Yes, any professional engineering or geoscience work done for projects in the province of Newfoundland, must be performed by individuals and firms licensed by PEGNL.
I work for a manufacturing company in NL and all my engineering work is used in making the finished product, do I need to be licenced by PEGNL?
Yes, anyone practicing engineering in the province must be licensed by PEGNL.
I work for a mining company in NL and all my geoscience work is used in assessing and extracting an end product, do I need to be licenced by PEGNL?
Yes, anyone practicing geoscience in the province must be licensed by PEGNL.
Who requires a permit to practice in Newfoundland & Labrador?
Any person or organization offering engineering or geoscience services to persons outside of their organization in the province requires a permit to practice.
Do members of PEGNL who are sole proprietors require a permit to practice?
Yes, unless the sole proprietor is working as a contractual employee of the client, a Permit to Practice is required.
If I am a sole proprietor and I only offer my services to one client at a time but have multiple clients in a year, do I require a permit to practice?
Yes. There must be a long-term employee-employer relationship between the sole proprietor and the client for the permit exemption to apply. Offering services to multiple clients in a year does not meet the long-term threshold necessary to establish the employee-employer relationship.
How do I know if a person or a company holds a license or Permit to Practice?
You can find out if a person or a company holds a license or permit to practice by checking the Member Register or Permit Directory.
How do I report a potential compliance violation?
If you suspect or are aware of an unlicensed individual, company, or entity that is using a reserved title, is representing entitlement to practice engineering or geoscience, or is practicing engineering or geoscience, please contact PEGNL’s Professional Standards Director by email at email@example.com or by telephone at (709) 753-7714; Ext. 108.
What type of information does PEGNL need when dealing with compliance issues?
Any relevant evidence to support the suspected violation, including business cards, company directories, phone book or public directory listings, media advertisements, screenshots (of websites, advertisements, social media pages or emails) or documents that can be shared publicly will help in our efforts.
What happens to an unlicensed individual or firm who is in violation of the Engineers & Geoscientists Act?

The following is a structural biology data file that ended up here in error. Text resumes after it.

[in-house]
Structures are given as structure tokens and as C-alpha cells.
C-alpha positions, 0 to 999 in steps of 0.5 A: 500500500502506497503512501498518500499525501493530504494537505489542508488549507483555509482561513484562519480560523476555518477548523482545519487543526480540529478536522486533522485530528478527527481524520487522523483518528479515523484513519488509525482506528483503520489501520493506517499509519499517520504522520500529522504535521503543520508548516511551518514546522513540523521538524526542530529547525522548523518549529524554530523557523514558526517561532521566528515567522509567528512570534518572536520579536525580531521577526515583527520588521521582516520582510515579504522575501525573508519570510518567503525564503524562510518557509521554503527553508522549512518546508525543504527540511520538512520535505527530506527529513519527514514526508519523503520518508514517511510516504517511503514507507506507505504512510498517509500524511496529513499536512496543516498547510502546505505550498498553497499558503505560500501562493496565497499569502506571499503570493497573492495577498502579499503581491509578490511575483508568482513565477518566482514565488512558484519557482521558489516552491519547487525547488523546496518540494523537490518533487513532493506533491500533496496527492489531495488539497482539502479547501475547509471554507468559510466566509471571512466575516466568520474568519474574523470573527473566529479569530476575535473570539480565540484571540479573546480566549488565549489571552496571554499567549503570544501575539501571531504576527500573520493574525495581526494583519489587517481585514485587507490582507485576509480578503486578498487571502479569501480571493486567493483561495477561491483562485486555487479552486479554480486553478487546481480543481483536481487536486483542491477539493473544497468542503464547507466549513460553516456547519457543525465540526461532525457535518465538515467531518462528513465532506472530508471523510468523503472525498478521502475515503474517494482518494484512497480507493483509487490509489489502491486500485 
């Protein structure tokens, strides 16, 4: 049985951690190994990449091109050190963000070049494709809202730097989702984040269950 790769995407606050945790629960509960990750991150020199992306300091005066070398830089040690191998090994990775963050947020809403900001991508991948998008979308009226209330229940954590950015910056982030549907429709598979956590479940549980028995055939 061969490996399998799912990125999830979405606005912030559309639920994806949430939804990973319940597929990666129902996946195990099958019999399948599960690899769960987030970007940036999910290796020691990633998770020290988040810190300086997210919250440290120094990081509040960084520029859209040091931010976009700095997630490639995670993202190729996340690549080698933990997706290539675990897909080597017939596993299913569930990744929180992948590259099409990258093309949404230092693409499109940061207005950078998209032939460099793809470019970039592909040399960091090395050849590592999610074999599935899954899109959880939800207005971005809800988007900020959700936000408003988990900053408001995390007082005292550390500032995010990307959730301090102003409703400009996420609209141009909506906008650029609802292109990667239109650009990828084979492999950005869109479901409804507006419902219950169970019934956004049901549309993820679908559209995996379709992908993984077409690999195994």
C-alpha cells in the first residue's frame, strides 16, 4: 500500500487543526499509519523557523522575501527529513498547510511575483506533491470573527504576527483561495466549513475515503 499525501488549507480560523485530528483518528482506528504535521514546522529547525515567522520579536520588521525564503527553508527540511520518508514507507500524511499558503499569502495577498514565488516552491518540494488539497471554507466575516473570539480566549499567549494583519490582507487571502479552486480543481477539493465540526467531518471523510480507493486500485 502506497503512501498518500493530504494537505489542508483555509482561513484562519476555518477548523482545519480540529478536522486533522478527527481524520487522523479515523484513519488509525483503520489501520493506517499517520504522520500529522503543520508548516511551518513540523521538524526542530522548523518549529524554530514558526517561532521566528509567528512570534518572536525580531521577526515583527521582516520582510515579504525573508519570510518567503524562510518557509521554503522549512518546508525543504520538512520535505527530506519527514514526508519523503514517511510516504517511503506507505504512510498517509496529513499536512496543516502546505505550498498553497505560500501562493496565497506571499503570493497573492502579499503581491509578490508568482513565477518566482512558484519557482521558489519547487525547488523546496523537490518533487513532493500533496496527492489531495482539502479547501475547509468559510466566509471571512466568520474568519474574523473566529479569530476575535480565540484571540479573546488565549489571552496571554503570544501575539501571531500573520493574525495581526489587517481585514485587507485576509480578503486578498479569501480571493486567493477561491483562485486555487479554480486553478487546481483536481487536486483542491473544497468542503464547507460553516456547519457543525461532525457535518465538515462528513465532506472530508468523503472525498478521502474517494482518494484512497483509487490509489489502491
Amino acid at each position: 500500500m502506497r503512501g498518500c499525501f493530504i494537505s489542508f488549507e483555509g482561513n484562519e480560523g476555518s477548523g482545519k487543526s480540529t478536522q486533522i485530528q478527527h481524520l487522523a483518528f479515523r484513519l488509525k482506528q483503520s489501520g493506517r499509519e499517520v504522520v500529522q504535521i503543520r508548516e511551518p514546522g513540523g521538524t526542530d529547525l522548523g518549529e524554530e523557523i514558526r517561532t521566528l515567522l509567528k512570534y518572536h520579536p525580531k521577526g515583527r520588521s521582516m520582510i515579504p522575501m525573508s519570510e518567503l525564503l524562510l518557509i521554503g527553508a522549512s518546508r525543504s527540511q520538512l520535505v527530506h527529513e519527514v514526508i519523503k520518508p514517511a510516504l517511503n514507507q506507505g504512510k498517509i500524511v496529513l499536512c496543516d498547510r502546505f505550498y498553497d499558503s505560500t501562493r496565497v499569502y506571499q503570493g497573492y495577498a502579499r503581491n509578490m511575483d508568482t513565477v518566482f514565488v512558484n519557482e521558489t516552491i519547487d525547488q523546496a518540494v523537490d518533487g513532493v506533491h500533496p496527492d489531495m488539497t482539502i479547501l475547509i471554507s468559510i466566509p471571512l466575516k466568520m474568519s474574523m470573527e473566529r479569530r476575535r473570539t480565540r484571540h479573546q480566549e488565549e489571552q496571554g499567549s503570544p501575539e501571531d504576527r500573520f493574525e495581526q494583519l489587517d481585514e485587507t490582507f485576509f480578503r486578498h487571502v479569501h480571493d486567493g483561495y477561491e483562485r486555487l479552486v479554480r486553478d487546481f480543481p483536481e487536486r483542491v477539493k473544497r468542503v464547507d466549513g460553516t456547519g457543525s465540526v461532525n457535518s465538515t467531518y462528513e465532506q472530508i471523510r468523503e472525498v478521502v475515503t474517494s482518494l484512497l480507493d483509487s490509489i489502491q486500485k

Under Section 43 of the Engineers and Geoscientists Act, 2008 (the Act) unlicensed individuals or companies who violate the Act may be subject to legal action and fines ranging from $5,000 to $100,000.
What happens to a licensed individual or firm who is in violation of the Engineers & Geoscientists Act?
Under the Engineers and Geoscientists Act, 2008 (the Act) licensed members or firms who violate the Act are subject to discipline and sanctions up to and including loss of license and the right to practice the professions.
What about title representation in social media?
Any license holder with PEGNL has the right to use reserved titles, including on social media. A person who is not licensed with PEGNL and is using reserved titles or representing entitlement to practice engineering or geoscience, whether it is through use of social media or not, is in violation of the Engineers & Geoscientists Act.
Can my company have a name that includes a reserved title if they do not offer engineering or geoscience services?
No. Partnerships, corporations, or other entities may not be incorporated or registered in Newfoundland & Labrador under a name that includes the words “engineering”, “geology”, “geophysics”, or “geoscience” or variations of these words, unless it holds and continues to hold a valid PEGNL Permit to Practice.
You can learn all the details about the fees and pay on this page. You can also review frequently asked questions and answers about Fees Schedule on this page.
This page has been designed to assist registrants seeking employment, as well as recruiters seeking to hire professionals in the fields of engineering and geoscience.
In Newfoundland and Labrador, registration is mandatory for anyone practising engineering or geoscience as defined in the Engineers and Geoscientists Act, 2008.
Licensing & Registration
Professional members licensed by PEGNL are the only persons permitted by law to undertake and assume responsibility for engineering and geoscience work in NL.